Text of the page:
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Don't Hail China's Soft Landing Too Soon

by Morris Goldstein, Peterson Institute for International Economics
and Nicholas R. Lardy, Peterson Institute for International Economics

Op-ed in the Financial Times
October 6, 2004

© Financial Times

You can almost hear the popping of champagne corks. In recent months, growth of China's real fixed investment, industrial value added, broad monetary aggregates, and bank lending all slowed from the breakneck pace of last year and the first quarter. But the growth of private consumption increased, so second-quarter gross domestic product growth was only a little below the figure for the first quarter and somewhat higher than growth for 2003 as a whole. Many observers have thus concluded that China's desired "soft landing" is imminent.

Based on China's experience in the unwinding of the last investment boom, we say: not so fast.

Capital investment as a share of GDP in 2003 hit 43 per cent—virtually the same as the peak in 1993 during the last investment boom. Fixed-asset investment apparently continued to grow more rapidly than GDP in the first eight months of this year. So the investment share has probably risen to an all-time high. There is nothing in the last 25 years to suggest that an investment share above 38 to 40 per cent of GDP is sustainable.

From the peak of the last cycle, real fixed investment growth slowed dramatically over a period of about five years. Likewise, from the trough of 1999 it has taken four to five years for investment growth to reach the overextended levels of 2003–04. Creating and unwinding investment booms in China is a multiyear phenomenon.

Faster growth of private consumption could potentially offset slowing investment. But when investment growth was declining from its 1993 peak, there was no sustained, upward movement in consumption. The record shows a positive correlation between growth of real fixed investment and real household consumption. We doubt that a big increase in real household consumption could be induced without creating other problems.

Government consumption has less than one-third the weight of investment in GDP, and the Chinese authorities have been reluctant to run budget deficits beyond a few percentages of GDP. Net exports have the smallest weight, and the rest of the world would no doubt call for a correction if China's net export balance climbed too sharply.

In the last cycle, from the peak investment share in 1993 to the trough late in the decade, the growth of real GDP dropped by 6 percentage points—a substantial decline, even if did take five years to occur.

Some argue that China's rapid industrialization and urbanization mean the sustainable rate of investment is likely to be much higher than it was a decade or so ago. Yet industrialization was well under way during the unwinding of the last boom, and both the investment share and overall GDP growth fell. True, housing in most cities is now private. But last year property investment as a share of GDP was already 50 per cent higher than the previous peak in 1993, suggesting future adjustment is more likely to be down rather than up. Neither the unprecedented aggregate lending boom in 2003 nor the investment excesses in steel, aluminum, cement, and property suggest to us that banking reform has progressed to the point where an investment share of 43 per cent can be profitable.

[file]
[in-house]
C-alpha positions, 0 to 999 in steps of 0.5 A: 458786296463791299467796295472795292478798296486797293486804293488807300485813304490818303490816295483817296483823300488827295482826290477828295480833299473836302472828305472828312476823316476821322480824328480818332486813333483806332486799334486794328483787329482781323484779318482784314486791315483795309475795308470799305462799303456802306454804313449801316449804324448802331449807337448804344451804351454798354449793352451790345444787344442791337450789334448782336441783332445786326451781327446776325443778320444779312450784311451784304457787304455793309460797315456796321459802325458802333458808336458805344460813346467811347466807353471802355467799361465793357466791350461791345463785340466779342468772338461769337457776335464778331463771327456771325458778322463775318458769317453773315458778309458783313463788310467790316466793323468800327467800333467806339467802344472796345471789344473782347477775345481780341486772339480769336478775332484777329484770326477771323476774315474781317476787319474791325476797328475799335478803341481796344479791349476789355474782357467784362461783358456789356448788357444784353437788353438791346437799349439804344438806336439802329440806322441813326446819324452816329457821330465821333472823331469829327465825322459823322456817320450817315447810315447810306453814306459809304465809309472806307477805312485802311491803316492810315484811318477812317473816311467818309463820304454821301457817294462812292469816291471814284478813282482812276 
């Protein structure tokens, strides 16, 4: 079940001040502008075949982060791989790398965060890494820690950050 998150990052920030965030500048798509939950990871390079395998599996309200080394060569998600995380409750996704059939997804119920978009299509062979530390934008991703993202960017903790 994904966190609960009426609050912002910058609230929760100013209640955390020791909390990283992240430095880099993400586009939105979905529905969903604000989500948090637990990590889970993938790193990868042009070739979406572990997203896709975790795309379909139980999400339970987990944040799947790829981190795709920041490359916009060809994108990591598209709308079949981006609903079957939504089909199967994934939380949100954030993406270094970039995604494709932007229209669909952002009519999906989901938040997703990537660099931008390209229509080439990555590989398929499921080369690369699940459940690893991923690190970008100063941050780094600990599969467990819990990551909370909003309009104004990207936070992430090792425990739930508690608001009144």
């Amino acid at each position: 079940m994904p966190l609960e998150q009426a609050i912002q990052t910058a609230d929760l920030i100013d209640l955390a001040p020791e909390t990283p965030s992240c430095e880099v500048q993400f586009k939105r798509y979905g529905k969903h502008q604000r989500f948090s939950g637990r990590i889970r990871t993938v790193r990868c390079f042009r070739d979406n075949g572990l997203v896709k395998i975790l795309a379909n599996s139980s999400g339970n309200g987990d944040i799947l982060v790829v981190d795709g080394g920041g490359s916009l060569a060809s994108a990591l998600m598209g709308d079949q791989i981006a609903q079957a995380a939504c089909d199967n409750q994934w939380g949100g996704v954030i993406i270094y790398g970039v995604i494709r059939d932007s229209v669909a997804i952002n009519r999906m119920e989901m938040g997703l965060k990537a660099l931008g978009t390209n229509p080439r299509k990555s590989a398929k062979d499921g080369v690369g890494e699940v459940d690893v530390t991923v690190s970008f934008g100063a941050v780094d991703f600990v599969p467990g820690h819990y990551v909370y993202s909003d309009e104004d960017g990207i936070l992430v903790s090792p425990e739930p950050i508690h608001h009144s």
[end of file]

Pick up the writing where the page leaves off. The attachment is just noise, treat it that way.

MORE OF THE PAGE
Taking a medium-term perspective also makes it clear why policy levers that produce impressive short-term results may not work over a period of several years. Continued use of the administrative controls introduced last year will bring mounting difficulties that can diminish their effectiveness. Provinces and ministries may complain that controls limit their ability to pursue "good" investment opportunities, thus reducing growth and job creation. Companies are likely to turn to unregulated sources of finance to evade the impact of tighter bank credit on investment. In addition, detailed instruction from Beijing on the pace and subsector allocation of bank lending is inconsistent with efforts to reduce state interference in lending decisions and with plans to privatize two of the four largest state-owned banks. But if "victory" on overheating is declared soon and administrative controls are relaxed, overheating could reappear quickly.

Administrative controls look less appealing in the medium term because they fail to address two other key factors of disequilibrium: real interest rates that are too low and a real renminbi exchange rate that is still significantly undervalued.

The necessary unwinding of the current investment boom has barely begun, and it is premature to herald the arrival of a soft landing. Better to put the champagne back in the fridge until the mission really is accomplished.


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